By Faisal Hamza
My first impression of Commerce Lexington could not have been a better one. I grew up in Dubai and am currently attending university in the United Kingdom, so this was the first time I was interning in the USA. My family recently invested in a manufacturing company in Lexington called Blue Star Plastics, so I thought this would be the ideal place to gain experience. Before my arrival however, my initial thought was “Is this just going to be another thing to put on my CV?” Many of my previous experiences with internships were quite unsatisfactory; they were boring, unconstructive, and lacking a challenge, so I was worried that coming here would be the same. As you may have already guessed, I was in fact very wrong.
The first people I met at Commerce Lexington were Gina Greathouse from the Economic Development department and Andi Johnson from Public Policy. After introducing themselves and the company, any reservations that I might leave empty-handed were evaporated. I can safely say that they are two of the kindest, most hard-working people I have met. They and the rest of the staff at Commerce Lexington were unbelievably accommodating and helpful from day one. There was not a trace of condescending attitude despite my comparatively young age; it was the first time I was able to allow my maturity to show through during an internship, enabling me to contribute and integrate. Although I was mainly involved with the Economic Development and Public Policy departments, it did not stop other members of the chamber from also being extremely welcoming. I was shocked to see that some people I rarely engaged with even remembered my name (thank you Tyrone Tyra for your concern when I was outside in the rain!). I don’t think they realize just how great they are, both in personality and in work ethic. It was truly refreshing to meet people of such caliber and experience.
I would personally recommend an internship with Commerce Lexington to anyone who may be interested. Just in the short time I was here, I managed to attend a variety of economic and policy meetings, produce analysis reports, develop and suggest my own ideas and even met Senate Majority Leader Mitch McConnell. For anyone particularly interested in economics, public policy or business, or just passionate about contributing to the public in general, this is the ideal experience. The process of policy-making and facilitating growth in the economy are just a few of the areas to which you will become accustomed. Even if you unsure of your future career path, working here provides you with a certain understanding and skill that can be applied to other areas of life. The impacts of this sector are significant to society as a whole, no matter what they do.
My international exposure proved to be very useful here, not only as a point of conversation with much of the staff, but it was a valuable asset when analyzing policies, trends and in particular, methods of attracting FDI. It allowed me to provide another perspective on issues. For example, having looked at ways to improve the workforce in Lexington, I wrote a report recommending the expansion of the apprenticeship system in Lexington, something that is highly under-used in the USA. I would not have been able to do this without my prior experience of having lived in the United Kingdom, which has an expansive apprenticeship program. It goes to show how mutually beneficial engaging with other countries can be.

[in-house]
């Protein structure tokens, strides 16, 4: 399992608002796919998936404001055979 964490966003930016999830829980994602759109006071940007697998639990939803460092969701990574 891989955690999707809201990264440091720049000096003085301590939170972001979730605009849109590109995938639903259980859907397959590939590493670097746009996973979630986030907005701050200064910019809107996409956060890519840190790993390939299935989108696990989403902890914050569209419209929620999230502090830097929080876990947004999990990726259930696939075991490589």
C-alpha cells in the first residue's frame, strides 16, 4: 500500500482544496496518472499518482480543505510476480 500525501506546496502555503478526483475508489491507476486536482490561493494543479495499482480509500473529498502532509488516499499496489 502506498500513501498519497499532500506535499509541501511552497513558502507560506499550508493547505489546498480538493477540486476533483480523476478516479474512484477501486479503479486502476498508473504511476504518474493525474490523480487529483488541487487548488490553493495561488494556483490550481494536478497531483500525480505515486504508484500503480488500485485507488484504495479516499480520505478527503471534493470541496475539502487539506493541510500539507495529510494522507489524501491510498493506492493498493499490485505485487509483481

Lexington is the ideal location for businesses wishing to expand into the U.S. market. Despite this, if there is at least one thing I know, it is that people abroad have rarely heard of Kentucky (apart from its fried chicken and horses), let alone Lexington itself. Surveys amongst companies also indicated that most came here only off the back of personal connections and recommendations by other companies. Word-of-mouth is a powerful thing, so once Toyota expanded here a while ago, many others followed suit. Using all of this information, I proposed in a meeting between various Kentucky chambers that in order to put Kentucky on the map they should target and develop relationships with specific countries. Taking state/local leadership on a trade visit would be highly received in many cultures who highly value such a personal gesture. Trade visits are already conducted by the chamber, but it is now something they might look at expanding.
Whether or not these ideas ever come to fruition here is not the point, however. The point is that because of the encouraging and resourceful environment provided by Commerce Lexington, I quickly found that there was space for me to be creative and genuinely contribute to the organization, which gives you valuable confidence. To be able to rub shoulders with people of such experience and integrity would be refreshing for anyone, regardless of their age. I can also sincerely say that Kentucky and Lexington will hold a place in my life from now on. The people and the place leave a great impression on you, and I can now see why companies skeptical of moving here at first, end up loving it!
I would like to sincerely thank Bob Quick, Gina, Andi and the rest of Commerce Lexington for everything they did for me. From the upbeat environment and laughs to the challenging assignments, it all combined to give me an amazing life experience that I will take into the future. I was taken out of my comfort zone a few times (especially when writing this article!), and I am better for it. Although it was a tough decision, I came to the conclusion that I do not regret giving up a portion of my vacation to come and work for Commerce Lexington. If that doesn’t make you interested, then I’m not sure what will!